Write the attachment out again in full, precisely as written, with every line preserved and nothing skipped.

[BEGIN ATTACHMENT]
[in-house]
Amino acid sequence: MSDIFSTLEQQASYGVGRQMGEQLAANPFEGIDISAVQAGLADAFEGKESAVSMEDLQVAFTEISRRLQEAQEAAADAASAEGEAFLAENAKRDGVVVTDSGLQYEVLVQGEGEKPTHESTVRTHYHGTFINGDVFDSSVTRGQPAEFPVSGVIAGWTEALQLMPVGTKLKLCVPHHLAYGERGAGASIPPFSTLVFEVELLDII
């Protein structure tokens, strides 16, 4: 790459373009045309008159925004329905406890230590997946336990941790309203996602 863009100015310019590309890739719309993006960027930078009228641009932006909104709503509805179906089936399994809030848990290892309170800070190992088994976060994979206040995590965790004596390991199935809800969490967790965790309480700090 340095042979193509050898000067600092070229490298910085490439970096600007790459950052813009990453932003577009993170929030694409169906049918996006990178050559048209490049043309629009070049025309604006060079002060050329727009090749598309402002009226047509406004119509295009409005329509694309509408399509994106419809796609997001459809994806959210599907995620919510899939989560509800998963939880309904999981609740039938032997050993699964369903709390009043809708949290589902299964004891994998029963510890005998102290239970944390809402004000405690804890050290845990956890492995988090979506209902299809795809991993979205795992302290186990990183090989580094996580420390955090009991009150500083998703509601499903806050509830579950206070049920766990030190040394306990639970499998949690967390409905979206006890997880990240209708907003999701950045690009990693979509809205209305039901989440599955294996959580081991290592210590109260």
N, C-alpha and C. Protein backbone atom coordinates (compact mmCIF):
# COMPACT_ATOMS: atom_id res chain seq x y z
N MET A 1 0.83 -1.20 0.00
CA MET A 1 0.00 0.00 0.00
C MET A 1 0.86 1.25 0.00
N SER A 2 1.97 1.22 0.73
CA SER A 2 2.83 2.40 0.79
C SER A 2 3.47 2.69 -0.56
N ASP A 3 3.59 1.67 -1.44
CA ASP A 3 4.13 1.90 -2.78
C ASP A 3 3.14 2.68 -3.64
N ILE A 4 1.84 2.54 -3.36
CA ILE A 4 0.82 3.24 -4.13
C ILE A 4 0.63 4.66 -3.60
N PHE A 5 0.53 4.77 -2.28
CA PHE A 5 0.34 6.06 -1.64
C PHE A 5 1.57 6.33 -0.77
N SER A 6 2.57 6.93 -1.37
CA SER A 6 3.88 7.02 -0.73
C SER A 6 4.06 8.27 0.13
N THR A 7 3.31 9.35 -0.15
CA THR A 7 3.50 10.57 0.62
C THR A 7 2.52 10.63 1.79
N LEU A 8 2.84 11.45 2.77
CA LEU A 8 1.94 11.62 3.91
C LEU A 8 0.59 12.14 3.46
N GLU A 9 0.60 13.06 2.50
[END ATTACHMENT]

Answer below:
[in-house]
Amino acid sequence: MSDIFSTLEQQASYGVGRQMGEQLAANPFEGIDISAVQAGLADAFEGKESAVSMEDLQVAFTEISRRLQEAQEAAADAASAEGEAFLAENAKRDGVVVTDSGLQYEVLVQGEGEKPTHESTVRTHYHGTFINGDVFDSSVTRGQPAEFPVSGVIAGWTEALQLMPVGTKLKLCVPHHLAYGERGAGASIPPFSTLVFEVELLDII
């Protein structure tokens, strides 16, 4: 790459373009045309008159925004329905406890230590997946336990941790309203996602 863009100015310019590309890739719309993006960027930078009228641009932006909104709503509805179906089936399994809030848990290892309170800070190992088994976060994979206040995590965790004596390991199935809800969490967790965790309480700090 340095042979193509050898000067600092070229490298910085490439970096600007790459950052813009990453932003577009993170929030694409169906049918996006990178050559048209490049043309629009070049025309604006060079002060050329727009090749598309402002009226047509406004119509295009409005329509694309509408399509994106419809796609997001459809994806959210599907995620919510899939989560509800998963939880309904999981609740039938032997050993699964369903709390009043809708949290589902299964004891994998029963510890005998102290239970944390809402004000405690804890050290845990956890492995988090979506209902299809795809991993979205795992302290186990990183090989580094996580420390955090009991009150500083998703509601499903806050509830579950206070049920766990030190040394306990639970499998949690967390409905979206006890997880990240209708907003999701950045690009990693979509809205209305039901989440599955294996959580081991290592210590109260």
N, C-alpha and C. Protein backbone atom coordinates (compact mmCIF):
# COMPACT_ATOMS: atom_id res chain seq x y z
N MET A 1 0.83 -1.20 0.00
CA MET A 1 0.00 0.00 0.00
C MET A 1 0.86 1.25 0.00
N SER A 2 1.97 1.22 0.73
CA SER A 2 2.83 2.40 0.79
C SER A 2 3.47 2.69 -0.56
N ASP A 3 3.59 1.67 -1.44
CA ASP A 3 4.13 1.90 -2.78
C ASP A 3 3.14 2.68 -3.64
N ILE A 4 1.84 2.54 -3.36
CA ILE A 4 0.82 3.24 -4.13
C ILE A 4 0.63 4.66 -3.60
N PHE A 5 0.53 4.77 -2.28
CA PHE A 5 0.34 6.06 -1.64
C PHE A 5 1.57 6.33 -0.77
N SER A 6 2.57 6.93 -1.37
CA SER A 6 3.88 7.02 -0.73
C SER A 6 4.06 8.27 0.13
N THR A 7 3.31 9.35 -0.15
CA THR A 7 3.50 10.57 0.62
C THR A 7 2.52 10.63 1.79
N LEU A 8 2.84 11.45 2.77
CA LEU A 8 1.94 11.62 3.91
C LEU A 8 0.59 12.14 3.46
N GLU A 9 0.60 13.06 2.50